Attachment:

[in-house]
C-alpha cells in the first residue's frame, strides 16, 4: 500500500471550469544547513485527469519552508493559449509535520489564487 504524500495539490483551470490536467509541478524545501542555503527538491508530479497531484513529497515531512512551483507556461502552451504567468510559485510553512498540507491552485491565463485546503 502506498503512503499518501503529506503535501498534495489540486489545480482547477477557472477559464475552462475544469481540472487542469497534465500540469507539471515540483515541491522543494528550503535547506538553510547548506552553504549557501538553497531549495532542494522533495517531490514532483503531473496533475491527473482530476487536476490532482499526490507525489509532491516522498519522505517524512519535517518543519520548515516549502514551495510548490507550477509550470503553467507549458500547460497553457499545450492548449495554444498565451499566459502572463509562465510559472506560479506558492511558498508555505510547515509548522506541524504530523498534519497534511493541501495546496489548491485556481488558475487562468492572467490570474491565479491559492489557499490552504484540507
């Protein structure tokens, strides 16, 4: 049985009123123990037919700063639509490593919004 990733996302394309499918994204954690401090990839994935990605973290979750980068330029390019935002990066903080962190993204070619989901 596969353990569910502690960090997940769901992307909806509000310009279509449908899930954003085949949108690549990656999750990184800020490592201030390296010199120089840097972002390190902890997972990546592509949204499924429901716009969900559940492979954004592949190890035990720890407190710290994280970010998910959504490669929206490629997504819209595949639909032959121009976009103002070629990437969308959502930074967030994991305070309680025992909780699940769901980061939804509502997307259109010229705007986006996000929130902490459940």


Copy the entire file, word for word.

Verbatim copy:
[in-house]
C-alpha cells in the first residue's frame, strides 16, 4: 500500500471550469544547513485527469519552508493559449509535520489564487 504524500495539490483551470490536467509541478524545501542555503527538491508530479497531484513529497515531512512551483507556461502552451504567468510559485510553512498540507491552485491565463485546503 502506498503512503499518501503529506503535501498534495489540486489545480482547477477557472477559464475552462475544469481540472487542469497534465500540469507539471515540483515541491522543494528550503535547506538553510547548506552553504549557501538553497531549495532542494522533495517531490514532483503531473496533475491527473482530476487536476490532482499526490507525489509532491516522498519522505517524512519535517518543519520548515516549502514551495510548490507550477509550470503553467507549458500547460497553457499545450492548449495554444498565451499566459502572463509562465510559472506560479506558492511558498508555505510547515509548522506541524504530523498534519497534511493541501495546496489548491485556481488558475487562468492572467490570474491565479491559492489557499490552504484540507
């Protein structure tokens, strides 16, 4: 049985009123123990037919700063639509490593919004 990733996302394309499918994204954690401090990839994935990605973290979750980068330029390019935002990066903080962190993204070619989901 596969353990569910502690960090997940769901992307909806509000310009279509449908899930954003085949949108690549990656999750990184800020490592201030390296010199120089840097972002390190902890997972990546592509949204499924429901716009969900559940492979954004592949190890035990720890407190710290994280970010998910959504490669929206490629997504819209595949639909032959121009976009103002070629990437969308959502930074967030994991305070309680025992909780699940769901980061939804509502997307259109010229705007986006996000929130902490459940």